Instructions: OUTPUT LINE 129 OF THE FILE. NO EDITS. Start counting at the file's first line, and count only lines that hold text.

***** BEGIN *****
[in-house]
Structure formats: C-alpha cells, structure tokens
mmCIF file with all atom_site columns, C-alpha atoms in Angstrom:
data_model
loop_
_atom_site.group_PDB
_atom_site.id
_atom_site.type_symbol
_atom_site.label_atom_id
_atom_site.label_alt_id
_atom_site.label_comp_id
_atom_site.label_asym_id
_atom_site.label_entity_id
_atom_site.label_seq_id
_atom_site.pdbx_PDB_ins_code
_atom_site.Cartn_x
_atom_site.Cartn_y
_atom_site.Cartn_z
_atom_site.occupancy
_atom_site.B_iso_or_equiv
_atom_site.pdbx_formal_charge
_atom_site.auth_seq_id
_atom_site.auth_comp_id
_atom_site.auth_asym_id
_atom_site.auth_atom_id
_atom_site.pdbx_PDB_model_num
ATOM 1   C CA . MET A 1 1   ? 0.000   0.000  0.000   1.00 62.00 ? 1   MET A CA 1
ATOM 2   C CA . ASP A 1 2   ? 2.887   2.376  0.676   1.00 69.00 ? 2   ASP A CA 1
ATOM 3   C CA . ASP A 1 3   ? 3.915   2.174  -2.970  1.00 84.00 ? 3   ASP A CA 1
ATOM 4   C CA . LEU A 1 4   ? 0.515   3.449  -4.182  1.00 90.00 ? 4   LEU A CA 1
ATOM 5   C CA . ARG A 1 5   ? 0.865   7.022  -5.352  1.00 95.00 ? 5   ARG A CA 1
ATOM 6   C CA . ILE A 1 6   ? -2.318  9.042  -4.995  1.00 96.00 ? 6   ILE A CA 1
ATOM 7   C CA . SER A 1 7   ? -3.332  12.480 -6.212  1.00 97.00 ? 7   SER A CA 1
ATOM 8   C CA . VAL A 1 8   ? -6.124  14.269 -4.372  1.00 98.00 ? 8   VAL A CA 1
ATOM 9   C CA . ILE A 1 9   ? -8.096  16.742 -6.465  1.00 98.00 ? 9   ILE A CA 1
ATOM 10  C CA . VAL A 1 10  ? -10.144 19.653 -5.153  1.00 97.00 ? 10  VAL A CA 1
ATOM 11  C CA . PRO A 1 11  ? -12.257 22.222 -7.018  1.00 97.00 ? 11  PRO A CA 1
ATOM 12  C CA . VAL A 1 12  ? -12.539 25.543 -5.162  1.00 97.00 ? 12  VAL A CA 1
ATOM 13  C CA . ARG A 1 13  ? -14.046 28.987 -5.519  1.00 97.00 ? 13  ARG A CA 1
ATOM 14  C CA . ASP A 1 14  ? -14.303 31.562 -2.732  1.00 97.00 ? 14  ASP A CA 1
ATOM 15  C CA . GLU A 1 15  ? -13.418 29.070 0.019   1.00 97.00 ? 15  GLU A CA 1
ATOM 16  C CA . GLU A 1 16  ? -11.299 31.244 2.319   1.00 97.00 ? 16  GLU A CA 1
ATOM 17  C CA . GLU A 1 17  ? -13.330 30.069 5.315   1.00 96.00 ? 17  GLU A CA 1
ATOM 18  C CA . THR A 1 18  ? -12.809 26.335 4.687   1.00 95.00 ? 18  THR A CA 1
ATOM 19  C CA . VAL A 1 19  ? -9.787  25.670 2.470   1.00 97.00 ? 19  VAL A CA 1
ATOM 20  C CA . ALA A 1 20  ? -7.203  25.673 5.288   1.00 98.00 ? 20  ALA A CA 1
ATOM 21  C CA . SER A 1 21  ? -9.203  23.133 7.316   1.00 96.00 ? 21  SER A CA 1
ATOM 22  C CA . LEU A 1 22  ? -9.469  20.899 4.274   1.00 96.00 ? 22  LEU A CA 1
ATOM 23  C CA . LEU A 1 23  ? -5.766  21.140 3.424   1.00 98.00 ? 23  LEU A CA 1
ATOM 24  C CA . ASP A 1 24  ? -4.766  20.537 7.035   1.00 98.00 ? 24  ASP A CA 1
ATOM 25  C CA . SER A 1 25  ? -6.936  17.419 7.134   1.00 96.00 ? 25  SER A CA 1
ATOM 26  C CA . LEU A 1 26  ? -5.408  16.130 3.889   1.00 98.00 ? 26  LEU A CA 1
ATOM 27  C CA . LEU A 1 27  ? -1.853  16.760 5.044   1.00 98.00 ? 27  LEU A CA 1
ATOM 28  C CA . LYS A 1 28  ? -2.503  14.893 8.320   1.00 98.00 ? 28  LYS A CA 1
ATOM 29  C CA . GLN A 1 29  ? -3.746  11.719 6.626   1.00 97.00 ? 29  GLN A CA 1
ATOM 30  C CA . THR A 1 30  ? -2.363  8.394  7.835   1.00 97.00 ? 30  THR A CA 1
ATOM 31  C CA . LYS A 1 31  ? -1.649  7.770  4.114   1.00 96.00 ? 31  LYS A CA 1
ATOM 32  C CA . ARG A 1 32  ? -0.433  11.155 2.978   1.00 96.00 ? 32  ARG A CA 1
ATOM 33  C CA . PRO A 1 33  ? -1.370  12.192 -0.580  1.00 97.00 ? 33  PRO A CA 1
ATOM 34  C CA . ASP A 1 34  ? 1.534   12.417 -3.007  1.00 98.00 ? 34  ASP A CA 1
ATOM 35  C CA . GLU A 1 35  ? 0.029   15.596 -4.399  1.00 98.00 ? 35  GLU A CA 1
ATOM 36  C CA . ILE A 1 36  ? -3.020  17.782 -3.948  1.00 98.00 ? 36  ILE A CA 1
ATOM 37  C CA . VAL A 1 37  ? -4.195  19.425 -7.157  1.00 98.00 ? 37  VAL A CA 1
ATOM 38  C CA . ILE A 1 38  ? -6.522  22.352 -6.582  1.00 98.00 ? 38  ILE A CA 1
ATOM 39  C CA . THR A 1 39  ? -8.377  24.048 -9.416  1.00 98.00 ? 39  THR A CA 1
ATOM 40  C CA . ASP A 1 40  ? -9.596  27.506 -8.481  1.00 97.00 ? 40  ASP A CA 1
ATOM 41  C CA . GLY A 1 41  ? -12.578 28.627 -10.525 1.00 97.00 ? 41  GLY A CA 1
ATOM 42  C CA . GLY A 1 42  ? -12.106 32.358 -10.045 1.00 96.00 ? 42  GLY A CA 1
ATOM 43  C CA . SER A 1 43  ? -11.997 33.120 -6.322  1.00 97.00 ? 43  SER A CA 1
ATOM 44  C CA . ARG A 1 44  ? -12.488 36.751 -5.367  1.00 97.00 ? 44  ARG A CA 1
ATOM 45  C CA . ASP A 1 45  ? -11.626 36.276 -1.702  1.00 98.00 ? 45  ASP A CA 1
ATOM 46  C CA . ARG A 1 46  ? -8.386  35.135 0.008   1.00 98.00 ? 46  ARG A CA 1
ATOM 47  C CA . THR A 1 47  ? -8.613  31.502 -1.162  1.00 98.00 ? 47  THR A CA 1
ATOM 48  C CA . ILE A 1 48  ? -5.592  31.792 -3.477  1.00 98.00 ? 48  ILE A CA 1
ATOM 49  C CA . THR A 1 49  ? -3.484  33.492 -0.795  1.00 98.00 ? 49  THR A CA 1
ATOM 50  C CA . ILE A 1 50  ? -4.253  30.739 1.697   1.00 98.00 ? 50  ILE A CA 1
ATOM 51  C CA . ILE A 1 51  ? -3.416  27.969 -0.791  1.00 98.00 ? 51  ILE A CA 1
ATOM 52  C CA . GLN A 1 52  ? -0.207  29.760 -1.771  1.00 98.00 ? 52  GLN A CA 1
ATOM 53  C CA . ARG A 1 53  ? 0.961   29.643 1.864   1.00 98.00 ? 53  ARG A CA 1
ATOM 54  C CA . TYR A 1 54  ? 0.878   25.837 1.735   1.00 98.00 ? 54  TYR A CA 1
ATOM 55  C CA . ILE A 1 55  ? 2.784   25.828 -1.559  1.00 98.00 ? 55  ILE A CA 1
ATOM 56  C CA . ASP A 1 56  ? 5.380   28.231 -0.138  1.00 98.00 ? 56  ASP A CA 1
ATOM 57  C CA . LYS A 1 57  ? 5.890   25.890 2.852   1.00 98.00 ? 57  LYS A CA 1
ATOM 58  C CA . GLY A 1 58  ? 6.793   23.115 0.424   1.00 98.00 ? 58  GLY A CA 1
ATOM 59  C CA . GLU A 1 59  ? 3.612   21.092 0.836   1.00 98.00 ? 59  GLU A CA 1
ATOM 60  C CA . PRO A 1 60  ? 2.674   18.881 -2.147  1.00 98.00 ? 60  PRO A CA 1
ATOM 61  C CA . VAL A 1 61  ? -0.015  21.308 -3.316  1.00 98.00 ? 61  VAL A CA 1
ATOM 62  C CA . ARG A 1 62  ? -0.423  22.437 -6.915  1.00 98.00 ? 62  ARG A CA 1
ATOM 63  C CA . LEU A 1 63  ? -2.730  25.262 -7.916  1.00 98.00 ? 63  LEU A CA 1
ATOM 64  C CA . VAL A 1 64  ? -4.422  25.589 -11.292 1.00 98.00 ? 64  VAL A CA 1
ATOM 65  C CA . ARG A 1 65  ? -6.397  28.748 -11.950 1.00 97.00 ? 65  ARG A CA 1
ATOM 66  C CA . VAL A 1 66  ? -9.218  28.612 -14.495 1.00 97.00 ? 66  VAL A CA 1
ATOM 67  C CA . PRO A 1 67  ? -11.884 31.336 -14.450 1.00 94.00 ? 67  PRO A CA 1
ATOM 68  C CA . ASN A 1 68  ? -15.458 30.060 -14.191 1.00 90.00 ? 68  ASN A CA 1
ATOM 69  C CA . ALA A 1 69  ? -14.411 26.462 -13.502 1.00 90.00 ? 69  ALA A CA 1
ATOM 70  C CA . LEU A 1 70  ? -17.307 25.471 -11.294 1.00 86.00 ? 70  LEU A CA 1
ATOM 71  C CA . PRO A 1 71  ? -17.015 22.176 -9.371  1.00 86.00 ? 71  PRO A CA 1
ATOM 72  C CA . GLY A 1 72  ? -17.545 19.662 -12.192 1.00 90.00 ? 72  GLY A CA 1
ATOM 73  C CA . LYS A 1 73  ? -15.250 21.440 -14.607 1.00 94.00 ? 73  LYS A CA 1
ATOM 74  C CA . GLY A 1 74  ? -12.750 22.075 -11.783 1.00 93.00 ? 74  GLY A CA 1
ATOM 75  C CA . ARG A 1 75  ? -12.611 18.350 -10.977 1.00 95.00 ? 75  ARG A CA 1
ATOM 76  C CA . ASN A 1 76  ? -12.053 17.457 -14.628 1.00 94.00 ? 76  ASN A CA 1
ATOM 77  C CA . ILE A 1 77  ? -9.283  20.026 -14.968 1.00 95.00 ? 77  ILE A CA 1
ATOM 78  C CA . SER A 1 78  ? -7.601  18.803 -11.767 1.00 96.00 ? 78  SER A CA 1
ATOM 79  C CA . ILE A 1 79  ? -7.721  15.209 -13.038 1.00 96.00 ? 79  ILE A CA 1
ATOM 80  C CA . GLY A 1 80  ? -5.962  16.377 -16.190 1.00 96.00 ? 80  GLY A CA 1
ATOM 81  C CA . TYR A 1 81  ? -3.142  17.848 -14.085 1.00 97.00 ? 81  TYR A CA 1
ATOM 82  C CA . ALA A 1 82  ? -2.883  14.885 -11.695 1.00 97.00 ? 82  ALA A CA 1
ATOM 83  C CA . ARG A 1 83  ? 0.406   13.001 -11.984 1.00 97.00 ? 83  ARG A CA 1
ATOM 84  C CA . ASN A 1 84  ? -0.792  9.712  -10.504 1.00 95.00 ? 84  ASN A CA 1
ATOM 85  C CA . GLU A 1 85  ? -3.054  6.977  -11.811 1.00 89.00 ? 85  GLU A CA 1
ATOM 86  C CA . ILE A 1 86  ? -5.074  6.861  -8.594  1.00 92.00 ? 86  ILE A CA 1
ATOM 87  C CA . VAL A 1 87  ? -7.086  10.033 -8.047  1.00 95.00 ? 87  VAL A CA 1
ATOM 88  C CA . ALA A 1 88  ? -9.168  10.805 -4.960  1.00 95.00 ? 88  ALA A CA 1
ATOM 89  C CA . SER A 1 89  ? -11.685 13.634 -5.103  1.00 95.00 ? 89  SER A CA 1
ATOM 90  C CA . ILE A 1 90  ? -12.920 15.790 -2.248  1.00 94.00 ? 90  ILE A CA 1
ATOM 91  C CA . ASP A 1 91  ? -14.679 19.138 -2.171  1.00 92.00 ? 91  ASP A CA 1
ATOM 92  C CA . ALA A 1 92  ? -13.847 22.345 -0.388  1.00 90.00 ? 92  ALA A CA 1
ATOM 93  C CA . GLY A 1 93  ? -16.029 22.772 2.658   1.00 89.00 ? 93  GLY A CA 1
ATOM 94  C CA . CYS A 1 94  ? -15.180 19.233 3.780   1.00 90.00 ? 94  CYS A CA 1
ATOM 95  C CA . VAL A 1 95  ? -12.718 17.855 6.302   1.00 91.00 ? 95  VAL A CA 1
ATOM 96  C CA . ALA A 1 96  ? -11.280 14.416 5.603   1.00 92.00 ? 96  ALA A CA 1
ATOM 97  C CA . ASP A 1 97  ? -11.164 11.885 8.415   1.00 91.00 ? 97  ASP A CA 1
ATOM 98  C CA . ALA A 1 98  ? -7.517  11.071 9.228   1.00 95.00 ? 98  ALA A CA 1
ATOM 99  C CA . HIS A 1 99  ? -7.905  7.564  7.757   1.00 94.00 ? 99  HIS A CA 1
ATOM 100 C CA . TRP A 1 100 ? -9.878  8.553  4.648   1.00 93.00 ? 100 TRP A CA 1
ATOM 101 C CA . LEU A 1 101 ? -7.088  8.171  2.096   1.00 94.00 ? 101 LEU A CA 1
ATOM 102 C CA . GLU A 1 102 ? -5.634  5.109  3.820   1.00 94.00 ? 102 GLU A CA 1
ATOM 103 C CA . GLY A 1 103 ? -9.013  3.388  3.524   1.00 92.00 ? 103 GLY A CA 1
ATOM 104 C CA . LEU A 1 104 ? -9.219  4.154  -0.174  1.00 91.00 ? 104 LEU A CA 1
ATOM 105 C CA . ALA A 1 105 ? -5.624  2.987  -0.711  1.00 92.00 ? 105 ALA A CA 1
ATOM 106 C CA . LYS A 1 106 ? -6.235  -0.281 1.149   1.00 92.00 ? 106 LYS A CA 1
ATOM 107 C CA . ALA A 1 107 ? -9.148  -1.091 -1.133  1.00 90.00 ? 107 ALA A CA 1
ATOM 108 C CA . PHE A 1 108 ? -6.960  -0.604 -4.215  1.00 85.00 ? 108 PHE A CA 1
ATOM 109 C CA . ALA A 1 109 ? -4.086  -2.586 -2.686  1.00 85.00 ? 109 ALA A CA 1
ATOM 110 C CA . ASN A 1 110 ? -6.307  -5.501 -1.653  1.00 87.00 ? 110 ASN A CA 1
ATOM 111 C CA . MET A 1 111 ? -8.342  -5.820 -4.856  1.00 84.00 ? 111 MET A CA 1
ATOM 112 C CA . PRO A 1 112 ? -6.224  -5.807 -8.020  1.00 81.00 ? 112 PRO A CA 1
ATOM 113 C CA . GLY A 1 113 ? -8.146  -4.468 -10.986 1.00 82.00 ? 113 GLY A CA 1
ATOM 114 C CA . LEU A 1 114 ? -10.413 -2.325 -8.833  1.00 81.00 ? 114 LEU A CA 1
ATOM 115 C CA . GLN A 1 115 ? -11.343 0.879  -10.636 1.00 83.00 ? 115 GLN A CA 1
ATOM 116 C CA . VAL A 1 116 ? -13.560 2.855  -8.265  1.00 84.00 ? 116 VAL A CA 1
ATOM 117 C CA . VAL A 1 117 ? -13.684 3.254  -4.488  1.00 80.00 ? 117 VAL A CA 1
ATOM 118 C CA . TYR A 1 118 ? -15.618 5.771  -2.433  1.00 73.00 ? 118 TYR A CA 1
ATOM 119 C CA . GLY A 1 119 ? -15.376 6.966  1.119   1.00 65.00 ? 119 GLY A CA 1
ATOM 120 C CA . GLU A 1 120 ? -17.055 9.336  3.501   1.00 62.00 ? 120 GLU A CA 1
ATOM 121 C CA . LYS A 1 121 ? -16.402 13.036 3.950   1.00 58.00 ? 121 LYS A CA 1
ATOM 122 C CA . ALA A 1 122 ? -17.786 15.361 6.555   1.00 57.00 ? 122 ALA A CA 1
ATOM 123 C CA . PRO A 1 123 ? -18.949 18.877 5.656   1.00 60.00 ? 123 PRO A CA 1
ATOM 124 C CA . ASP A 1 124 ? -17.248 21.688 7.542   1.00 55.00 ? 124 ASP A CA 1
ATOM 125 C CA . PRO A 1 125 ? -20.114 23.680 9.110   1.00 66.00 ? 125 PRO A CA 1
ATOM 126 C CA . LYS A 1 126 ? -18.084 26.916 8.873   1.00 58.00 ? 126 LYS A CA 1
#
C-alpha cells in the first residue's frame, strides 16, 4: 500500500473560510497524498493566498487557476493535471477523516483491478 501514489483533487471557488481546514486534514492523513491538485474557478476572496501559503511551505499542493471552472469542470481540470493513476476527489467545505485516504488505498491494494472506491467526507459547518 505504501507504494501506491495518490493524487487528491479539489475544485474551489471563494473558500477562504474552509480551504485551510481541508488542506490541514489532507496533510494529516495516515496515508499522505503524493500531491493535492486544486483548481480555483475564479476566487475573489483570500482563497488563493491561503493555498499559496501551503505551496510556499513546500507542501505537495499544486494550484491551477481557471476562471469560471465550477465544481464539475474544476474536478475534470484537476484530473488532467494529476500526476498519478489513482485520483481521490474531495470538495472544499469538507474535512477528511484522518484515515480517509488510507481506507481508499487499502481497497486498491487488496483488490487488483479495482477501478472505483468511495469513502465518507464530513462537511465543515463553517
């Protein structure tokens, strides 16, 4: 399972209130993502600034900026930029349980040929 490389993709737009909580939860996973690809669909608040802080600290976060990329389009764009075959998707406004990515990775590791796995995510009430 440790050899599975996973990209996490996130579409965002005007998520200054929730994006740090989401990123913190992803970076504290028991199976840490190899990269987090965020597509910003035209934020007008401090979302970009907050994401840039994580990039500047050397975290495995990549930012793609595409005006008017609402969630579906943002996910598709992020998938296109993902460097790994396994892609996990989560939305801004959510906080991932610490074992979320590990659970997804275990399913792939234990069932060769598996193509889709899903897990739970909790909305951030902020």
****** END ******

ATOM 103 C CA . GLY A 1 103 ? -9.013  3.388  3.524   1.00 92.00 ? 103 GLY A CA 1